The cover of a new book about juvenile crime made me pause. It's called "Lost Boys: Why Our Sons Turn Violent," by James Garbarino (Free Press). On the front are two sweet looking kids about eight years old. One's holding a shotgun to the other's head.
In a period of rapidly falling crime rates, incidents of juvenile violence are even more perplexing. The past year has produced several trenchant books on the tribulations of young men, a male echo of the warning sound about young women broadcast by Mary Pipher's "Reviving Ophelia" in 1994.
Peter Matthiessen isn't a social worker, a psychiatrist, or a youth counselor. And his new novel is a work of art, not sociology. But "Bone by Bone," the brutal story of how a reluctant murderer is made, conveys the kind of Shakespearean insight into human nature that outstrips what nonfiction can do.
The novel breaks open with a long chapter that's almost as traumatic for the reader as for the young narrator. One of Edgar Watson's first memories is of his uncles lynching a runaway slave toward the end of the Civil War.
Shamed by his "unmanly feelings" of pity, Edgar thinks, "As for my fear, it was nothing more than common dread of swamps and labyrinths, of dusk, of death - the shadow places. Yet poor black Joseph sprawled unburied in the roots, losing all shape and semblance to the coming night, was an image etched in my mind's eye all my life."
Over the next 50 years, we see the effects of that early exposure to violence. Edgar's budding conscience is shredded by the conflicting attitudes of a region decimated by war, poisoned by racism, and struggling to ignore the equality of all people.
His drunken father, Ring-Eye Lige, infects Edgar with a deadly code of honor even while beating him almost to death. When his father invites him to another lynching, the young boy admits, "My pride in my father ... was edged with deep confusion and misgiving."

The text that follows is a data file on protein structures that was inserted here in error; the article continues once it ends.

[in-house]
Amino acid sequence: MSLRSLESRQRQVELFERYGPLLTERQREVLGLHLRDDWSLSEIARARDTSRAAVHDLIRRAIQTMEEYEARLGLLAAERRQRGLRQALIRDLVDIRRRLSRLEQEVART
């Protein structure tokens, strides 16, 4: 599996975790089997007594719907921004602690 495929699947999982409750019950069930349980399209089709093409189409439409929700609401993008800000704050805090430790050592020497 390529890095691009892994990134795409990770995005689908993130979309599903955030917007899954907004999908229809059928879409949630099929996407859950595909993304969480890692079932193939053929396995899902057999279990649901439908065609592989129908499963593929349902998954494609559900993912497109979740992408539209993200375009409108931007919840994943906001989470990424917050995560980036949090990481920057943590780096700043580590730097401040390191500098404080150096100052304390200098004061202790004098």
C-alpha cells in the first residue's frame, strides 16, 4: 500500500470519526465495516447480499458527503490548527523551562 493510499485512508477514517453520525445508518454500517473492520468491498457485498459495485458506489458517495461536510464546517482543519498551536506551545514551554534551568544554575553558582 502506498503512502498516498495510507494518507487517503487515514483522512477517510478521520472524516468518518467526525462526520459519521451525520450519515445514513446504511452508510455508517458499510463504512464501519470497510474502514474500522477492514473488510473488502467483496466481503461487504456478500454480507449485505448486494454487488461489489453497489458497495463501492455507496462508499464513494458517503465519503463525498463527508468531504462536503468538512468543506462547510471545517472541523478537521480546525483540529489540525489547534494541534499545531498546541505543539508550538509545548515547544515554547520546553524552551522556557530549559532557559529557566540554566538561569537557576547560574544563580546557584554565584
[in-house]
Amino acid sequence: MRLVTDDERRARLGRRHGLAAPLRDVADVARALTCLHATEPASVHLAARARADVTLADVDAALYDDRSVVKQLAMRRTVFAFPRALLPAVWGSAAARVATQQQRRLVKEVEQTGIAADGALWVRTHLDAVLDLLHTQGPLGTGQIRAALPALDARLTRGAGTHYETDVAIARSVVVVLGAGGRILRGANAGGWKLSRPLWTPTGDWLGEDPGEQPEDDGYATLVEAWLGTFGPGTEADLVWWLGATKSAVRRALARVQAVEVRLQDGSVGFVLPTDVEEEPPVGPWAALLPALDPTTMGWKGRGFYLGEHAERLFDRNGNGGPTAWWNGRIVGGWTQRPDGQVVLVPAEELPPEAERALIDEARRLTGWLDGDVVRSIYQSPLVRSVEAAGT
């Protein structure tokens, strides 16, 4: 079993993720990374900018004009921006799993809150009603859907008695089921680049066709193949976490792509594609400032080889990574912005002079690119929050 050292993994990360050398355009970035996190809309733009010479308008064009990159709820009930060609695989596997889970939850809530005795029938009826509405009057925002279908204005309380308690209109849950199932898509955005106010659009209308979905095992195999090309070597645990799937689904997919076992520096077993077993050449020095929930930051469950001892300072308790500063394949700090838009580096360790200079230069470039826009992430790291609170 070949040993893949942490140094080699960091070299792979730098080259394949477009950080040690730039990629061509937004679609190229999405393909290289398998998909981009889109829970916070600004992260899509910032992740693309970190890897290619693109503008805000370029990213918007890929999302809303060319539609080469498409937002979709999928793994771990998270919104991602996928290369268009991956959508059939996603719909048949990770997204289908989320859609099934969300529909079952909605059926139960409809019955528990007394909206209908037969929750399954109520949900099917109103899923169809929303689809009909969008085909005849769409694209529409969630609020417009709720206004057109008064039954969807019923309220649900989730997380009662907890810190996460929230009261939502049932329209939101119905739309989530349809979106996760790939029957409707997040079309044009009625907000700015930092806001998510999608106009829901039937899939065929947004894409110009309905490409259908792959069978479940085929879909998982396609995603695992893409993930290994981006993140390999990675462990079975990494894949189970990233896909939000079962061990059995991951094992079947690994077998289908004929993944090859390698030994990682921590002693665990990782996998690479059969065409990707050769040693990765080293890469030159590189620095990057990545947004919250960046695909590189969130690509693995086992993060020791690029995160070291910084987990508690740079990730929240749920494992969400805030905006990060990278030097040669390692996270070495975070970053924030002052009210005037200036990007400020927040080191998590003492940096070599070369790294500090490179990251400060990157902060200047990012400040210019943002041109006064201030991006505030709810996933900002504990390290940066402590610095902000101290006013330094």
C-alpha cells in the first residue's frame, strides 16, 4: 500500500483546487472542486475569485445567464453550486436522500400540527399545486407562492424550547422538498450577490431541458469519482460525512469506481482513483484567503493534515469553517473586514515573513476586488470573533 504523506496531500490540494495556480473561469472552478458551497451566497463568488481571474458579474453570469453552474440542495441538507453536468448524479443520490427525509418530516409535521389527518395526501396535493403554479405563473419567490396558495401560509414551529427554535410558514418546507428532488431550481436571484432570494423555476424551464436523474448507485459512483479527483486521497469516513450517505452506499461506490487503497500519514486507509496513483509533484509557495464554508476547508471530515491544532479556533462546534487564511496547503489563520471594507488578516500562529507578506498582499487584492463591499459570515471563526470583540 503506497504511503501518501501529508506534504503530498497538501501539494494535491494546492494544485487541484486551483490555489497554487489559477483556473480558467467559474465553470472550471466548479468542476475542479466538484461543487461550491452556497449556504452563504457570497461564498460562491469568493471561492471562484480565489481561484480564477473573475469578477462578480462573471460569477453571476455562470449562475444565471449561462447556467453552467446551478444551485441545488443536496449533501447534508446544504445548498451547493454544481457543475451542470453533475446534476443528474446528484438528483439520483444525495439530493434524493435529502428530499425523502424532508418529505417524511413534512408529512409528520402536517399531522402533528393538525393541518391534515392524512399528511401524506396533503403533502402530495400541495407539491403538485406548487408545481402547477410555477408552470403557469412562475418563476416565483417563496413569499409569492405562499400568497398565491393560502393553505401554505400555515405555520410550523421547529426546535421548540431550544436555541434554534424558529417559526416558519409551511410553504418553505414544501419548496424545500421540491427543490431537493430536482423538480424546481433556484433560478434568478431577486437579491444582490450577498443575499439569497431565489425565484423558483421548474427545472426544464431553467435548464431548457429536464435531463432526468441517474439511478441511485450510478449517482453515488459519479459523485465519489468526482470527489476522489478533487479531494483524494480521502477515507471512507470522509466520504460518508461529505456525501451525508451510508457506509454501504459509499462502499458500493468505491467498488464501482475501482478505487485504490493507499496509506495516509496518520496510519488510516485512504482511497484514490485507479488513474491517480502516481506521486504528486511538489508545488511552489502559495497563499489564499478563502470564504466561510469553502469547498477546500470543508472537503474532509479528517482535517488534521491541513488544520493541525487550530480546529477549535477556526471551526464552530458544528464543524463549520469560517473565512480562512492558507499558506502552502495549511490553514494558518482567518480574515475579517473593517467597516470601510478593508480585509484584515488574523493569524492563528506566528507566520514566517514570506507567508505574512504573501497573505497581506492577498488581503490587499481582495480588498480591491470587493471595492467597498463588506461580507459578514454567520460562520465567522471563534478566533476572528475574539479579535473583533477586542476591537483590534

Woven into the frayed edges of a powerful South Carolina clan, Edgar instinctively feels the nobility of his despised cousin Selden Tilghman, who pays a ghastly price for opposing the racial violence he realizes is thwarting the South's recovery.
Psychologically fractured by these opposing models of manhood and afraid for his life, Edgar finally runs away from his family. But throughout this pitiless story, Edgar's thinly repressed anger conspires to ruin his chances in life. In this grinding blend of disposition and circumstance, "Bone by Bone" rises to the level of classic tragedy.
"I howled at the high heavens, but to whom?" Edgar asks. "Alone on the highroad in the leaden light, I knew my life had lost its purchase. The future was flying away forever, like a dark bird crossing distant woods. Not knowing where to turn, with no one to confide in, I hurried onward."
Moving to Florida at the turn of the century, the story drives through a bewildering collection of his wives, relatives, employees, and enemies. It's a remarkable look at the Southern frontier, a land that remained wild and violent long after the Western frontier settled down.
Edgar eventually becomes a syrup manufacturer, but murders and rumors of murders continue to leach his reputation and throw him into violent confrontations. Through all the horror, some accidental, some deliberate, Edgar never loses that strangely endearing desire to understand himself and his violent urges.
"For taking a life, one paid with one's own soul," Edgar laments. "To behold the light in another's eyes before extinguishing that light was self-destruction, because those eyes looking back at you became your own."
Along with a fascinating history of the Southeast, Matthiessen has written a classic story of how crushed innocence mutates in the crucible of a macho culture. He's captured the nature of a murderer who fully comprehends the horror and waste of his crimes.
*Ron Charles is the Monitor's book editor. Send e-mail to firstname.lastname@example.org